For the MTV generation, raised on blockbusters, Herzog’s technique is a challenge. He always seems to hold a shot for a few seconds longer than you want him to, forcing you to pay attention, making you see things his way. Yet, once you’ve become accustomed to his languid style, more conventional films seem dull and shallow. He’ll go to any lengths to get the shot he wants, but his work is full of spontaneity. He shuns storyboards (‘a disease of Hollywood’) and often shoots single takes.

Not all his ideas come off. Heart of Glass, a somnambulistic film in which his cast perform under hypnosis, sometimes borders on the soporific. But when he gets it right the results are spectacular. In The Enigma of Kaspar Hauser, about an idiot savant in Biedermeier Germany, he cast Bruno S., a damaged (but brilliant) man with no acting experience, who’d spent more than 20 years in various institutions. It was a controversial choice, but Bruno’s performance was a triumph. He went on to star in Herzog’s Stroszek, one of the most distressing, yet riveting, films I’ve ever seen.

The Werner Herzog Collection contains several fascinating extras, including Burden of Dreams, Les Blank’s documentary about the making of Fitzcarraldo. More than any other film, Fitzcarraldo has come to define Herzog, as a man and a film-maker: the heroic eccentric with a mad obsession, battling to create something beautiful in a brutal, godless world. ‘I believe the common denominator of the universe is not harmony, but chaos, hostility and murder,’ he says. But his demented Meisterwerk offers us some hope. ‘The film always tries to give you courage,’ he says. ‘Dream! Fulfil it! Don’t be scared! Do it, no matter what!’ The big difference between Herzog and Fitzcarraldo is that Herzog has a sense of humour. This is what saves him from pomposity. His Fitzcarraldo memoir is called Conquest of the Useless.

Even at his most elegiac, he’s never pretentious or obtuse. One of my favourite films in this box set is Werner Herzog Eats His Shoe, in which Herzog makes a wager with the film-maker Errol Morris. If Morris finishes his first film, Herzog vows to eat one of his boots. When Morris completes his project, Herzog duly cooks it (in a rich sauce, with lots of garlic) and sits down to eat it. ‘It’s easy to eat a shoe,’ he says. Much harder to make movies that change the way we see the world.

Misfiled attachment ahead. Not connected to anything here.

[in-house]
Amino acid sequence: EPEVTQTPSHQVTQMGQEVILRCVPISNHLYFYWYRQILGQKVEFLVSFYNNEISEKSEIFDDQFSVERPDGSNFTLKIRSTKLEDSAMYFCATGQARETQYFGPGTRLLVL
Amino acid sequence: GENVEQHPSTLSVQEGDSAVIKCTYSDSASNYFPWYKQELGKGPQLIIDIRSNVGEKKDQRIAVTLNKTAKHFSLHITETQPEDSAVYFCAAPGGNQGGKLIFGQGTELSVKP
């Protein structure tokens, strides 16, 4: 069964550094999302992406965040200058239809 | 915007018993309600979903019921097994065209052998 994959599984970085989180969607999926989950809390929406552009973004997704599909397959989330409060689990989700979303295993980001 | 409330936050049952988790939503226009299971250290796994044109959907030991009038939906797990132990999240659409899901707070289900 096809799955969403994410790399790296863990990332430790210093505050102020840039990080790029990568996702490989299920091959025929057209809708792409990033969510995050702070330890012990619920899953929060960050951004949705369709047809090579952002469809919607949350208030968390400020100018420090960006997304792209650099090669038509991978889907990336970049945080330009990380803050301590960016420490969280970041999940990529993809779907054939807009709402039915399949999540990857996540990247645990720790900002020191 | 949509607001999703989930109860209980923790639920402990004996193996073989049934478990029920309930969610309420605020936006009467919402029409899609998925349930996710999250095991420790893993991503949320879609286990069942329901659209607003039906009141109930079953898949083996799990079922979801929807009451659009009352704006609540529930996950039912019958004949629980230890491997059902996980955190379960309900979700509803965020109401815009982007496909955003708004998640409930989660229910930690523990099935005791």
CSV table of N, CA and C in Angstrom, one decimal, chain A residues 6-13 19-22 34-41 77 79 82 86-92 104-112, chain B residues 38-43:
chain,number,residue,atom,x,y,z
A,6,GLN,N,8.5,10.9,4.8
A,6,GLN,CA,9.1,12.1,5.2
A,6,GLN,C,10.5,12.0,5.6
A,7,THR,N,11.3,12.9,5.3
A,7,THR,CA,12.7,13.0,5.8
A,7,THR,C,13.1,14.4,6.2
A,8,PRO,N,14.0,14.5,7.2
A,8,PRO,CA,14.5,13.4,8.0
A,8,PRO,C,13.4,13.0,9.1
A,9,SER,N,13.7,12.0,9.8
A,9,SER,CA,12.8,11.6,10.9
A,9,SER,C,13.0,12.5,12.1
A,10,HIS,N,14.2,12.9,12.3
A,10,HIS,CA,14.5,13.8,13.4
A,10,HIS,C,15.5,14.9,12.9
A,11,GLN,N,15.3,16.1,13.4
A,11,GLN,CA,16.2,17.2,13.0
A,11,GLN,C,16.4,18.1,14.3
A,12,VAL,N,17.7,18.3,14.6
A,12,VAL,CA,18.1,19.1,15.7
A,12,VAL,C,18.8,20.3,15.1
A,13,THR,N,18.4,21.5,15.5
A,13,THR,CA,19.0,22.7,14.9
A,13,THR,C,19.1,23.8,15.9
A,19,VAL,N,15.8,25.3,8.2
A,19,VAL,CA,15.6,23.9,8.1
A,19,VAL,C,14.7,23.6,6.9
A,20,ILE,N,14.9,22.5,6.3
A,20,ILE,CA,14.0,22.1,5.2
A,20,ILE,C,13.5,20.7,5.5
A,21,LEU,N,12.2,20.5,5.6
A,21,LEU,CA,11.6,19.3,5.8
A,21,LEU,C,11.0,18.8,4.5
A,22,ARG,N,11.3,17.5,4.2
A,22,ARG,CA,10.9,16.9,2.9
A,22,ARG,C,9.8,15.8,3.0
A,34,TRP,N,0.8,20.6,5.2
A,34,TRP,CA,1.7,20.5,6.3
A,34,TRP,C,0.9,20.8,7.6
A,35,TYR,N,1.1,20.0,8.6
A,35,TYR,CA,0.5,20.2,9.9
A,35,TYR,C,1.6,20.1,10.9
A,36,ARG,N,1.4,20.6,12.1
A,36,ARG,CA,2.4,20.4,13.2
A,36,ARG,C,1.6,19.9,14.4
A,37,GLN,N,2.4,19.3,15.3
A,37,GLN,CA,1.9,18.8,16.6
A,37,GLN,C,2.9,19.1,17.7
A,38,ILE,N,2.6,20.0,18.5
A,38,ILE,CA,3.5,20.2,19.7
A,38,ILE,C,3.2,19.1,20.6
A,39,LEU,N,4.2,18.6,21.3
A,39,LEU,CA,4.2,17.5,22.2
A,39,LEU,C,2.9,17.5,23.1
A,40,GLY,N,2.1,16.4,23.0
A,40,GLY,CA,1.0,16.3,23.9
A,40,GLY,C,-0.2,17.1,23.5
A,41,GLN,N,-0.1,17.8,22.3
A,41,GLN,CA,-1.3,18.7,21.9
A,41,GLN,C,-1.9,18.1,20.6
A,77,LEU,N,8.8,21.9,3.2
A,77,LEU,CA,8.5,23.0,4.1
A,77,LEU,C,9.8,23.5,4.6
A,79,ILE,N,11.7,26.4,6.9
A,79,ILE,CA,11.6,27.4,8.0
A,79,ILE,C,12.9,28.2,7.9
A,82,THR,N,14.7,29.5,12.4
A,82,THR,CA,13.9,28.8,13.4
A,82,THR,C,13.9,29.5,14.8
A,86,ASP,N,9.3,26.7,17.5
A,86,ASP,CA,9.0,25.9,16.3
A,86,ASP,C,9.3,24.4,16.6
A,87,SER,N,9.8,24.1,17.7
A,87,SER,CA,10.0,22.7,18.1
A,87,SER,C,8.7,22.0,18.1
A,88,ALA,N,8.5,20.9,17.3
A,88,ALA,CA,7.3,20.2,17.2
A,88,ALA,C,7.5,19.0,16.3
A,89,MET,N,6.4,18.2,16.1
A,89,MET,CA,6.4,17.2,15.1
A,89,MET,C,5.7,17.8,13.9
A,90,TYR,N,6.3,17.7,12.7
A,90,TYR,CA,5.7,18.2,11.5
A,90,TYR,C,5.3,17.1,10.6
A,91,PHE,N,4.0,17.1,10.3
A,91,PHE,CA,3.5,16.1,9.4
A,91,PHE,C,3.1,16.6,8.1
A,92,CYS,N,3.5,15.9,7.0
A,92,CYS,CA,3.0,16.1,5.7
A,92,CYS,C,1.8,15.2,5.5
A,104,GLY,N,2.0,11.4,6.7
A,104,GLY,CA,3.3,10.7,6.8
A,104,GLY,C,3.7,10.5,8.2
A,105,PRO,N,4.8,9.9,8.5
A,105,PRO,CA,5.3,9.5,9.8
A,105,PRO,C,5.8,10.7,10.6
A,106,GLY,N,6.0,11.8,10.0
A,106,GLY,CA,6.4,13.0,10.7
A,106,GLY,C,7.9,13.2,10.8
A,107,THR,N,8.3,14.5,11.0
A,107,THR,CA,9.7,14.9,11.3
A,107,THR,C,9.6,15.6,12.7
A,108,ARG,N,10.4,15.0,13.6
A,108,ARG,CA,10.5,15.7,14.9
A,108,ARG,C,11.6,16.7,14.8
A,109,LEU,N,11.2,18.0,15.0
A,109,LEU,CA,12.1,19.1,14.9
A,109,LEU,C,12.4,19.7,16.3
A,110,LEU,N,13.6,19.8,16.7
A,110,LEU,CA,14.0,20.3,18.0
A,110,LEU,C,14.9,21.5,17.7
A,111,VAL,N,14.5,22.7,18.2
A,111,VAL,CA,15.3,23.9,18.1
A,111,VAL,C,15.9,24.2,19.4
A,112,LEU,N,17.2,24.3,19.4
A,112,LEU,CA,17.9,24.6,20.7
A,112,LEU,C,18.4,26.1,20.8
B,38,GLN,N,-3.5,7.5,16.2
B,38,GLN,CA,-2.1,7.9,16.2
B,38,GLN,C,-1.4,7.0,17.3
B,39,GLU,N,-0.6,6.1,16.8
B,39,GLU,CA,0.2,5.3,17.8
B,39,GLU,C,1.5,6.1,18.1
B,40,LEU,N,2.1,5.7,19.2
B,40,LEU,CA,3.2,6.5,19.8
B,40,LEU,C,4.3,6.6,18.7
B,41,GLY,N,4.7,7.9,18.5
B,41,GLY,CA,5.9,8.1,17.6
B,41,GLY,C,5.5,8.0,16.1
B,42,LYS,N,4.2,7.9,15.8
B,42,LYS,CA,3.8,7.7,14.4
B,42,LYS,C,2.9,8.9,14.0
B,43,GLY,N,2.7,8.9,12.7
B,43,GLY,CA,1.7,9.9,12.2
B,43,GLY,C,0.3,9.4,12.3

For me, the story that sums up Herzog’s unique world-view concerns the great German Jewish film critic Lotte Eisner, a concentration camp survivor and an early champion of his work. Eisner had lived in Paris since the war, having fled to France to escape the Nazis. In November 1974 Herzog was in Munich when he heard that she was dying. ‘German cinema could not do without her now,’ he declared. ‘I set off on the most direct route to Paris, in full faith, believing that she would stay alive if I came on foot.’ For three weeks he walked through rain and snow, without a proper map or winter clothing, trekking across muddy fields, following a straight line on his compass. ‘It was like a pilgrimage,’ he says. ‘I would not allow her to die.’ When he arrived at her bedside, Eisner was on the mend. ‘Open the window,’ he told her. ‘From these last days onward I can fly.’

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 The Werner Herzog Collection is released on DVD and Bluray by the BFI on 25 August.

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  • Christian

    The man is insane, but thank God for eccentrics like him.

  • Fraser Bailey

    Actually, I prefer Heart of Glass to Kaspar Hauser.